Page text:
How Much Water You Really Need To Boil Pasta, According To Daphne Oz

Are you familiar with TV personality Daphne Oz? Perhaps best known for being Dr. Mehmet Oz's daughter, Oz appeared as a host on the first six seasons of ABC's daily talk show "The Chew." She has also authored several food and lifestyle books, and is the chief innovation officer at Pure Spoon, a home delivery service for organic baby food (via Sharecare Awards).

Daphne Oz is well-versed in a variety of cooking tips and tricks, which she often shares on her TikTok channel. From how to accurately measure flour to how to infuse olive oil with garlic, her succinct videos have got you covered. That's why we perked up when we noticed a video from Oz in which she covers an often-debated topic: how much water you really need to boil pasta. Is it a rolling, roiling potful, as we're so often told? Or does pasta actually need less water to cook to perfection?

Cover pasta with an inch of water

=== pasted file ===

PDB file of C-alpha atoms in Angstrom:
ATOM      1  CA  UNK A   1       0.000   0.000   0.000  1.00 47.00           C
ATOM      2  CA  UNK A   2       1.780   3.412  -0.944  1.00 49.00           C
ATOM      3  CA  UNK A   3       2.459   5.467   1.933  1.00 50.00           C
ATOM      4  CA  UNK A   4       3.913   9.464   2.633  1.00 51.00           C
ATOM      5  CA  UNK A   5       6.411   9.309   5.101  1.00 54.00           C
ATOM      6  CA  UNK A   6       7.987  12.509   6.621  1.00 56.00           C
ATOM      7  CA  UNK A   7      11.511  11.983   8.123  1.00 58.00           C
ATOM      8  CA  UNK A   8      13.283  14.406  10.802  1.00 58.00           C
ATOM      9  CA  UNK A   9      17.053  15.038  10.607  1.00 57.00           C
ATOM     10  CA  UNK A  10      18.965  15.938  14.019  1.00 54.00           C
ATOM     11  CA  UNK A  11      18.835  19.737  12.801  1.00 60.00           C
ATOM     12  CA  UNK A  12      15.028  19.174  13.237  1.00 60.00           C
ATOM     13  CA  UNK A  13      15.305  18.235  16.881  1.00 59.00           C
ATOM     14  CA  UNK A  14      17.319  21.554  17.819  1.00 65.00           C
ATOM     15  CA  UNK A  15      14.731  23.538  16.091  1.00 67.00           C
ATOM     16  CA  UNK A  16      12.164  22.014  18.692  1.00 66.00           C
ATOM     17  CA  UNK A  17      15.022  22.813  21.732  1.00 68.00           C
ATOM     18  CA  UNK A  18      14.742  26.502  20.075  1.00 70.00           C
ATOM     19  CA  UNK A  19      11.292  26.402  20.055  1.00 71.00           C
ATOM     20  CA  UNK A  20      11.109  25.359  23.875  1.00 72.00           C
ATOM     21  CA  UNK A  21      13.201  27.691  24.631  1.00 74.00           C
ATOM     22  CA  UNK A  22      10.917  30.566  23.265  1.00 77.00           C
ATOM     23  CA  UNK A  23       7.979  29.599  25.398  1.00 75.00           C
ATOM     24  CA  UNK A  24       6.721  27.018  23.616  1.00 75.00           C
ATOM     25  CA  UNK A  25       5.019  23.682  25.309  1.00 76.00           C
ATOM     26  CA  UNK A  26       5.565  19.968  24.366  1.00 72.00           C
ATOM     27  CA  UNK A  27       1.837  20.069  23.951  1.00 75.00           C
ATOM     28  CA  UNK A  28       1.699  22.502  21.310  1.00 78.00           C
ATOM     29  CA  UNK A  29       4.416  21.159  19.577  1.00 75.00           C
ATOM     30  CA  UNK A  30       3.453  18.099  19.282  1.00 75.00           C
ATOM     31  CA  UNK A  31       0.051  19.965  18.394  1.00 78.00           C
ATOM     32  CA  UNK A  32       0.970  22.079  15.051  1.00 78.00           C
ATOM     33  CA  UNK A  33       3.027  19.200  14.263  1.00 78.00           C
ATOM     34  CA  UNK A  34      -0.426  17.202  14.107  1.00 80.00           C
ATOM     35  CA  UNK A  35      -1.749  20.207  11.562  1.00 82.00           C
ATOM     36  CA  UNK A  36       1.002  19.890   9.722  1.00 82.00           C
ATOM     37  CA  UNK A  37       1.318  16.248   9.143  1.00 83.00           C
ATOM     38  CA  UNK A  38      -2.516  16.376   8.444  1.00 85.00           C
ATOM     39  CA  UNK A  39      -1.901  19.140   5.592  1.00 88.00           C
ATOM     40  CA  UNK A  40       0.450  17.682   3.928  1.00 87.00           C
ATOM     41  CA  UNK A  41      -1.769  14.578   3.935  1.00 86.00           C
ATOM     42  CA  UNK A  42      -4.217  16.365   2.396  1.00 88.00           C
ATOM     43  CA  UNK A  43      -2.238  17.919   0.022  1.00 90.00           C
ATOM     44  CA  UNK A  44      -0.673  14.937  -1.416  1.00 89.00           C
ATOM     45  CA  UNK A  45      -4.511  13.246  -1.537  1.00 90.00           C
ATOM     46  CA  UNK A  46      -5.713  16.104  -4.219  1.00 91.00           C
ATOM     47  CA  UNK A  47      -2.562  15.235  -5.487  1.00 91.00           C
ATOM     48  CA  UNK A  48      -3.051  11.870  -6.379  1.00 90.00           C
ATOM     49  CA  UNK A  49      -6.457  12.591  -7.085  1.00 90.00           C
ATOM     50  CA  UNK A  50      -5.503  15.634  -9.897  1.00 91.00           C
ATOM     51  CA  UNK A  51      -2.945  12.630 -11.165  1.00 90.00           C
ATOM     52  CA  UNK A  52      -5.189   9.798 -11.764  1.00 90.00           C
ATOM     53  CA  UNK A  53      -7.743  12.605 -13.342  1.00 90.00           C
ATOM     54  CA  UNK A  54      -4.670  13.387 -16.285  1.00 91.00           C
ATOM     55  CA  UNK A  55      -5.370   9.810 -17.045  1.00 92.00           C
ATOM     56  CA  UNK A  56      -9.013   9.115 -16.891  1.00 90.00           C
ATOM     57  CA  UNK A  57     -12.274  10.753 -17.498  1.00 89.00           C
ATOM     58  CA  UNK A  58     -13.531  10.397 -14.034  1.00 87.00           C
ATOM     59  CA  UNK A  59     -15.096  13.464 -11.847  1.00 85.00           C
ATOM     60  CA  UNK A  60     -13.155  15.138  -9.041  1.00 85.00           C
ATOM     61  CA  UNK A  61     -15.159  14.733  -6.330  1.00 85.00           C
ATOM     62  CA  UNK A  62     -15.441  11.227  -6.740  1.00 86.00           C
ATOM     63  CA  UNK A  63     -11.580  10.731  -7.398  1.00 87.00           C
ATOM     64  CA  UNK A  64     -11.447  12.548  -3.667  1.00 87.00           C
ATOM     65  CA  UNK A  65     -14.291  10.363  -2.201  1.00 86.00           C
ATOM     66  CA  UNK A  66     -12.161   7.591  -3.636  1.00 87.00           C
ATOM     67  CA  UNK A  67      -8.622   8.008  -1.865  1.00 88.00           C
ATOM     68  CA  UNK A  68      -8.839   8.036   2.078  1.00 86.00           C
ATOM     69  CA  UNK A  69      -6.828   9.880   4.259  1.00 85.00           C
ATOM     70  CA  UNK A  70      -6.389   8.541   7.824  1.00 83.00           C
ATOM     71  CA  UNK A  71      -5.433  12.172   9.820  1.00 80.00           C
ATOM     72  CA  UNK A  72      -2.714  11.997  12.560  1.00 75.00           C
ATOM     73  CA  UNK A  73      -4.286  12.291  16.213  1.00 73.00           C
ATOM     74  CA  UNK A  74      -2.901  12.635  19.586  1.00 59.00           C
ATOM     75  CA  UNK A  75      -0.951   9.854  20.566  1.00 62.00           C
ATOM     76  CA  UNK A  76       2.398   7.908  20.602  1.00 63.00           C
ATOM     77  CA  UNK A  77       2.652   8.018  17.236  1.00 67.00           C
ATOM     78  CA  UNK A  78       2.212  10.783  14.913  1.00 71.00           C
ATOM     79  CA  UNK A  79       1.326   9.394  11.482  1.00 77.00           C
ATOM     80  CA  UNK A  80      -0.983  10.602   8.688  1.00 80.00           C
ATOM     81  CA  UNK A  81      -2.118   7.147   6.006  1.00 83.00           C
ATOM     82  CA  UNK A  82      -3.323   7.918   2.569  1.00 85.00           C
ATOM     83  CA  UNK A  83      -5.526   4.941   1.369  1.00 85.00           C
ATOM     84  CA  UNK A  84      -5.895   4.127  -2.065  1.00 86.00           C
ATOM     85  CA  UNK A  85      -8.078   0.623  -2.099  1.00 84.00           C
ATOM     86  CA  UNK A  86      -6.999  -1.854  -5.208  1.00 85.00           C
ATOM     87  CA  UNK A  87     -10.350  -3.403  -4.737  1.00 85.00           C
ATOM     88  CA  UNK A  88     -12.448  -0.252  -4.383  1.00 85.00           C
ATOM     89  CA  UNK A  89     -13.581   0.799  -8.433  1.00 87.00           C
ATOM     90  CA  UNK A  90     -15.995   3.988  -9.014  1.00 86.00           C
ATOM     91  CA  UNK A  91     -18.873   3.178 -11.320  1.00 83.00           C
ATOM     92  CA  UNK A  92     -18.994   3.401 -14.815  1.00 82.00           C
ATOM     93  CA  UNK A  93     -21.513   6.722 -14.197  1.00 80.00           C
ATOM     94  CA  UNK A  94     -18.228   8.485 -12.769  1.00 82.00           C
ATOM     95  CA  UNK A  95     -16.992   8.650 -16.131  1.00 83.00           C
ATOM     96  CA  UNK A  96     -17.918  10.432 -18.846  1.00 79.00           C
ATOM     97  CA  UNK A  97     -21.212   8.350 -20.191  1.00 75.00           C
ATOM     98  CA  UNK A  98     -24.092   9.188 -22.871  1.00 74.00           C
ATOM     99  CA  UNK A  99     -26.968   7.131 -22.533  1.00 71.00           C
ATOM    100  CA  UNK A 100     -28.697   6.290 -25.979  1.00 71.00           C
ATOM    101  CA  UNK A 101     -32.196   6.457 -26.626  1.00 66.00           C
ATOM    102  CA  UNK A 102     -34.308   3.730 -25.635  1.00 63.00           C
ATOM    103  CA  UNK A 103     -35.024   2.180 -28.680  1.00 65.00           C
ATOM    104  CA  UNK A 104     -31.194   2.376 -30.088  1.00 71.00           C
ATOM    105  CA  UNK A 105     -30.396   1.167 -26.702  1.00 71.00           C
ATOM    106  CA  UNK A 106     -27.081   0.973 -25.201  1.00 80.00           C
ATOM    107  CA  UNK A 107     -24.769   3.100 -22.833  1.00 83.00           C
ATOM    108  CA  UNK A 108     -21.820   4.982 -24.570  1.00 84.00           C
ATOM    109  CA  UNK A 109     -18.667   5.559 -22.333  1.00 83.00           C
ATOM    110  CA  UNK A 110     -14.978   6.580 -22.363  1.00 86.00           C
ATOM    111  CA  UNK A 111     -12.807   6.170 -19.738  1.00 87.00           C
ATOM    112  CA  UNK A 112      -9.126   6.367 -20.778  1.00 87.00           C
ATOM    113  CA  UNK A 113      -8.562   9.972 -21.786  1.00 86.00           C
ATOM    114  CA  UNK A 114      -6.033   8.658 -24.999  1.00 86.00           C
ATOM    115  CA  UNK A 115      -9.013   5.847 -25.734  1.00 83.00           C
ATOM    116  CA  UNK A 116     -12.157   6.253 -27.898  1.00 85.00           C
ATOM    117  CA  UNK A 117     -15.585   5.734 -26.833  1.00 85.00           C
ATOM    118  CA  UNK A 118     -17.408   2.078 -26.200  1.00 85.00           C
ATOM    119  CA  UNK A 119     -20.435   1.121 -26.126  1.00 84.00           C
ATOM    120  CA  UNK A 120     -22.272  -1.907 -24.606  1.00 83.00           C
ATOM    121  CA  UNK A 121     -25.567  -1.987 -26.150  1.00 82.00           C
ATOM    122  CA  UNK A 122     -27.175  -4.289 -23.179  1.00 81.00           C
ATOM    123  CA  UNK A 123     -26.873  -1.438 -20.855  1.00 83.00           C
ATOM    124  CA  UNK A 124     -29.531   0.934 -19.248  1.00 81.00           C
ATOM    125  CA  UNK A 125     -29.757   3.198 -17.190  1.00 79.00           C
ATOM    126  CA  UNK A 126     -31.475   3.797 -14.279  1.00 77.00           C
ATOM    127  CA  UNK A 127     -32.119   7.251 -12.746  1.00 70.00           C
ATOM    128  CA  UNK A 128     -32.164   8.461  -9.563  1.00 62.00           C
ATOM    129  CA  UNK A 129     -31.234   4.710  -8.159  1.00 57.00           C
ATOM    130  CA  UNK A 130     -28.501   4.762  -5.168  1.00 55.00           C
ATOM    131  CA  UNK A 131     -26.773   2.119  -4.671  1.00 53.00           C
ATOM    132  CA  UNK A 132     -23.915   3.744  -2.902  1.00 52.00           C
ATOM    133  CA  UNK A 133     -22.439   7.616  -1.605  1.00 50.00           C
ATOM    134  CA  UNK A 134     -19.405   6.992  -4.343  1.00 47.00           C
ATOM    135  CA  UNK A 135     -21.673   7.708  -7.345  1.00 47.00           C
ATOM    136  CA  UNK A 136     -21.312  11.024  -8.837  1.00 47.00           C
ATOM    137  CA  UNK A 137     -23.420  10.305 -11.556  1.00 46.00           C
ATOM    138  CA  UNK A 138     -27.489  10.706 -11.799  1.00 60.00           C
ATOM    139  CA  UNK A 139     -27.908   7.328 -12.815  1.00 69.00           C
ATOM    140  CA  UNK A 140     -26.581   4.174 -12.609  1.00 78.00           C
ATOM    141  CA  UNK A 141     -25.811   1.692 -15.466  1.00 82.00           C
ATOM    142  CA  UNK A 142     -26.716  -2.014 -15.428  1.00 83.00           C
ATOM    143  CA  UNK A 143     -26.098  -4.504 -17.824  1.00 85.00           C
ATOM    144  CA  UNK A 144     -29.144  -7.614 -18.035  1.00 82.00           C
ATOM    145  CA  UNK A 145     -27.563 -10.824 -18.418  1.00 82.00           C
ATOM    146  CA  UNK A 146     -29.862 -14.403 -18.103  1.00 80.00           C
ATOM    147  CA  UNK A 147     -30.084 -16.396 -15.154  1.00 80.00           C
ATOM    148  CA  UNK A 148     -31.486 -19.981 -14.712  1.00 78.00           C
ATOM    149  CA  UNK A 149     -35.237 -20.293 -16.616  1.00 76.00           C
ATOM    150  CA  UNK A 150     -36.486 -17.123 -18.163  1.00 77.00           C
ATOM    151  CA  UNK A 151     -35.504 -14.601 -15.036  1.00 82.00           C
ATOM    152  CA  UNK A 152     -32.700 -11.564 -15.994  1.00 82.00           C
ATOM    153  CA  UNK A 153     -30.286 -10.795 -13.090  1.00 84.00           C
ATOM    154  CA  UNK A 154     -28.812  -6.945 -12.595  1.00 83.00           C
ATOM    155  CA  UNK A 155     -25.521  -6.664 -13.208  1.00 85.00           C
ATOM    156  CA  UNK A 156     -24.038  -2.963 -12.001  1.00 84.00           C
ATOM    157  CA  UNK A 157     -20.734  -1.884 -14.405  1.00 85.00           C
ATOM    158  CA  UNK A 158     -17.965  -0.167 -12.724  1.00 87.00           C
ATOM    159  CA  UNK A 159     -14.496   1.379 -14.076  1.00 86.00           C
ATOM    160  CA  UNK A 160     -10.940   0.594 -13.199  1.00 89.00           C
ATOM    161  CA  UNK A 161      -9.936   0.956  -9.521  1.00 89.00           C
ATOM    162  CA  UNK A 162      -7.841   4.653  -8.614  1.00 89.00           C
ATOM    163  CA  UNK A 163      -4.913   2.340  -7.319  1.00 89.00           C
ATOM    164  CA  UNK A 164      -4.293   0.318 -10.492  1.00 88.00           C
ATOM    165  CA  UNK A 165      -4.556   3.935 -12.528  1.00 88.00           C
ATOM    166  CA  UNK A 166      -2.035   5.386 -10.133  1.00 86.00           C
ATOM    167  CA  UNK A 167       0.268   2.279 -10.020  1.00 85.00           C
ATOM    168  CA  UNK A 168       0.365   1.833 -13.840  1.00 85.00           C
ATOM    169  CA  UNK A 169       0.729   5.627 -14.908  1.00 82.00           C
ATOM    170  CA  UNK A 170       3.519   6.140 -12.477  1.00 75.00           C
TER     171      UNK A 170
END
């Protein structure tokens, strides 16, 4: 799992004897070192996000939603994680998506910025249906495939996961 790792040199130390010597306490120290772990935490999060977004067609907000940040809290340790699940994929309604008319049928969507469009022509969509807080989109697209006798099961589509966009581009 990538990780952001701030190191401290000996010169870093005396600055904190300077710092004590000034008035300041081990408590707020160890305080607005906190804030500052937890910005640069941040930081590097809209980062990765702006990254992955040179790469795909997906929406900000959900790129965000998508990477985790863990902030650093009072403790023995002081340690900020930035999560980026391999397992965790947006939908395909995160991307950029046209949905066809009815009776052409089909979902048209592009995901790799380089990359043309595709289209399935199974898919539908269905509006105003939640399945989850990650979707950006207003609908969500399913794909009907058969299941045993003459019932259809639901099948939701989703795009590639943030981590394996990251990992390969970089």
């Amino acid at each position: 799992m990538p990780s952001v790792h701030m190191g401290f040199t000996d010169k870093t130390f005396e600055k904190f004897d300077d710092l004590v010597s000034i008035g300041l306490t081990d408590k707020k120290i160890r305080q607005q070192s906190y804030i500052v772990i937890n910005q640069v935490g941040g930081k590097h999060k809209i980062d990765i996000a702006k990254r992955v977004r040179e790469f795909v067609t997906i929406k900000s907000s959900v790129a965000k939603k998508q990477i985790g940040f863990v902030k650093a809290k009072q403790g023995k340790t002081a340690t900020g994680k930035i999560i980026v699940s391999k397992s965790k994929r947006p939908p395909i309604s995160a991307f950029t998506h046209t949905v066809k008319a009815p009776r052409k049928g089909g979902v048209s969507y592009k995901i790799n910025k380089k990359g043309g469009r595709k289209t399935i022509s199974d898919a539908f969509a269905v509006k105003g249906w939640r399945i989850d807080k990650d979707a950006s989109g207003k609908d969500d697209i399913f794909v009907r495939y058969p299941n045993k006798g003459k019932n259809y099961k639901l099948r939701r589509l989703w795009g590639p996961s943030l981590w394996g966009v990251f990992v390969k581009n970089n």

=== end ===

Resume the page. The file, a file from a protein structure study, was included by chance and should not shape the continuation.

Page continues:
Oz maintains an active TikTok account, and recently devoted a video to the topic of pasta cooking water, which she refers to as "starchy liquid gold." Pasta water, she points out, is an incredible tool: as pasta cooks, the water takes on starch from the pasta and flavor from the salt, making it an indispensable addition when it comes time to stir in your sauce and add-ons. As such, Oz comments, you want that pasta water as concentrated as possible, which means not using so much that the cooking liquid won't actually take on enough starch or flavor.

While we've traditionally been told to cook dried pasta in large volumes of water — about four to six quarts of it per pound of pasta, according to the New York Times — it turns out that those instructions go a little overboard. Serious Eats culinary consultant and all-around food expert J. Kenji López-Alt is among those who have tested cooking pasta in way less water, concluding that it actually produces a better outcome than the old-school Italian recipes (via Serious Eats). In her TikTok video, Oz advises the same.

"You actually only want enough water to cover your noodle by an inch, maybe two — that's it," she explains.

So there you have it: you can (and should) go lighter on the pasta water. Just remember to always save some!